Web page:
+ are mandatory on most newer computer systems, but are usually optional
+ for Commodore 8-bit computers.  However, the faster load time, the 
+ greater capacity, and the ease of use make them desirable.
  
  CMD sells hard drives for the Commodore 64 and 128.  They range in sizes
  from 50 Megabytes on up.  In comparison, a Commodore 1581 drive holds
  .8 Megabytes.


+ 13.2.2.  What is 64NET?
  
  If you have access to an IBM of some kind (preferrably with a hard drive),
  you can use a product called 64NET to hook the drive up to the Commodore.
  64NET consists of a cable which connects the CBM User Port and the IBM
  Parallel Port together, and a program that runs on both machines.  The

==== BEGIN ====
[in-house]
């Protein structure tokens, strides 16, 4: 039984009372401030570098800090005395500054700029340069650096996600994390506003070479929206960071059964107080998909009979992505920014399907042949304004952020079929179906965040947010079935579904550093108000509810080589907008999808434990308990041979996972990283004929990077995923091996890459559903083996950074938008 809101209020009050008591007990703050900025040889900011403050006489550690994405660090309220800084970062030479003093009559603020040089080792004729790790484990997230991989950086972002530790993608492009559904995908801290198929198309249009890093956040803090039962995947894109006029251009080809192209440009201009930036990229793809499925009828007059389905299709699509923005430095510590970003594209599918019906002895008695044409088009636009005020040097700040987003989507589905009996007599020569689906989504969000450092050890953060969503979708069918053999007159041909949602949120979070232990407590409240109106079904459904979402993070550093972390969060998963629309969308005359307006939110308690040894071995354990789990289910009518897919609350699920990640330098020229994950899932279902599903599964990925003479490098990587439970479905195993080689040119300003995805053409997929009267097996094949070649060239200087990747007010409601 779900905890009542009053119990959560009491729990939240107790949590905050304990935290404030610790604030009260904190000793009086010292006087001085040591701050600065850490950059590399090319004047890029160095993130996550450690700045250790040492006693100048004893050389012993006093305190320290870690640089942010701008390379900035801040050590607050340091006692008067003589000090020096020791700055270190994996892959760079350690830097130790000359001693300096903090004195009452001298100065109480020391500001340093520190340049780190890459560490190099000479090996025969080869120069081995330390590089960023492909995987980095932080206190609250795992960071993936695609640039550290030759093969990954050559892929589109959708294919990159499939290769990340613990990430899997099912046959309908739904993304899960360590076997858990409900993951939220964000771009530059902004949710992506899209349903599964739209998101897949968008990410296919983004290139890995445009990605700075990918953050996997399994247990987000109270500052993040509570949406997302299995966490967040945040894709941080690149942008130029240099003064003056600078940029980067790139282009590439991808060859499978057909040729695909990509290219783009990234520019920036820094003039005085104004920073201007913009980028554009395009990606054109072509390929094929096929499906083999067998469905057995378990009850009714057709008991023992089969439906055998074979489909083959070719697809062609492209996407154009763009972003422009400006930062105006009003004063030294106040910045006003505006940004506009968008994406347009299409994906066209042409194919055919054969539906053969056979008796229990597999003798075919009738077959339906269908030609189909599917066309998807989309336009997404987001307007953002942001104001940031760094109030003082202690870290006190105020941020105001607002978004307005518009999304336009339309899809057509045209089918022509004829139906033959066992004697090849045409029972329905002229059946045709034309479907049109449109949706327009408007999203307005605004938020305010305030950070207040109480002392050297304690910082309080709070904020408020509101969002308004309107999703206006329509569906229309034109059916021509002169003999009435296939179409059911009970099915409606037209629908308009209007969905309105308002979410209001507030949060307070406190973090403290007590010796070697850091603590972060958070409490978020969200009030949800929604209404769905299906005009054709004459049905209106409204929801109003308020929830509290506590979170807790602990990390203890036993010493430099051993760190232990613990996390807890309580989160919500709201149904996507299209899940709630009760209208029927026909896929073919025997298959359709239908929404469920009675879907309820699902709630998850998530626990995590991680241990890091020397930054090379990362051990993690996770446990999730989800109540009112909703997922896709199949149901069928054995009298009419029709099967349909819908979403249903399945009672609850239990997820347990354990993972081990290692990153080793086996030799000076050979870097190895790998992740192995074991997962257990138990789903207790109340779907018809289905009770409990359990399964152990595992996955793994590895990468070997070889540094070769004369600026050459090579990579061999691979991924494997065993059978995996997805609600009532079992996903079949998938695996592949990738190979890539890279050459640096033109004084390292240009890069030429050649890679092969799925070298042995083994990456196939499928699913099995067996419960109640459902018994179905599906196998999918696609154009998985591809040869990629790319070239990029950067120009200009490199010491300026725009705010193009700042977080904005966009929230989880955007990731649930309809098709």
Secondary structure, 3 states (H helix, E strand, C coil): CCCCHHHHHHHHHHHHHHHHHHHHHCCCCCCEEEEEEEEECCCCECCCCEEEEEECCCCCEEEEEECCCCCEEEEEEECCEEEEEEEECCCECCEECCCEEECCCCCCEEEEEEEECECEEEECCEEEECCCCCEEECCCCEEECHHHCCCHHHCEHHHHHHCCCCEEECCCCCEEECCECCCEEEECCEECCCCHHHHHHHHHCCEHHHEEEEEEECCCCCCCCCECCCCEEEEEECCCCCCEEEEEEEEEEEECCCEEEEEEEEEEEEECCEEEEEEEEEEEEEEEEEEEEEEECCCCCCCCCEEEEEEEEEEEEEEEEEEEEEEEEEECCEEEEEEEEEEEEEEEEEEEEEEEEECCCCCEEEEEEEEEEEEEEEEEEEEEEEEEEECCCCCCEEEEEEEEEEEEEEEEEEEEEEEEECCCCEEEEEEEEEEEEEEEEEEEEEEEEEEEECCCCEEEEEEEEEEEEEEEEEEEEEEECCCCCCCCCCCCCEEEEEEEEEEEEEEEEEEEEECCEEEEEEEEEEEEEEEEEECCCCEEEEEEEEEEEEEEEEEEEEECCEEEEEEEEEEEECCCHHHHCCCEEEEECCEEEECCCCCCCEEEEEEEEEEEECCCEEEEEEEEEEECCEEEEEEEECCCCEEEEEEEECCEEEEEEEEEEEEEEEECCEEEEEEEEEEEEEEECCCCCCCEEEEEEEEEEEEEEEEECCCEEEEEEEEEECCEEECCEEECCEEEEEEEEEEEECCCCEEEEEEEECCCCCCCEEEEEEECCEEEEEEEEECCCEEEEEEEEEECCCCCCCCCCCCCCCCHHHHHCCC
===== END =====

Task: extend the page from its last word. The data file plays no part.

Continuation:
program on the IBM is a standard application, but the CBM part is a wedge,
  so it should integrate seamlessly with some programs.  There is now just
  one copy of the product.  Registered users simply receive a 64NET.KEY
  file that enables SAVING.  There is a student discount of AUS$40.00.

  The product is at version 1.82.62 and has full OPEN/CLOSE/READ/READST
  support, can support 4 gigabyte IBM partitions, and have a built-in
  off-board monitor which includes some dos wedge functions. The
  IBM programs have link-based helpsystems and will run on any IBM
  machine.  The registered version allows saving of files, wheras the PD
  version does not.  The registered version also contains support for GEOS.
  
  The registered BETA version is available (with upgrade to final version
  free) for AUS$50.00, while the unregistered version is free.  These
  prices do not include the cable that is required for operation.  The cable,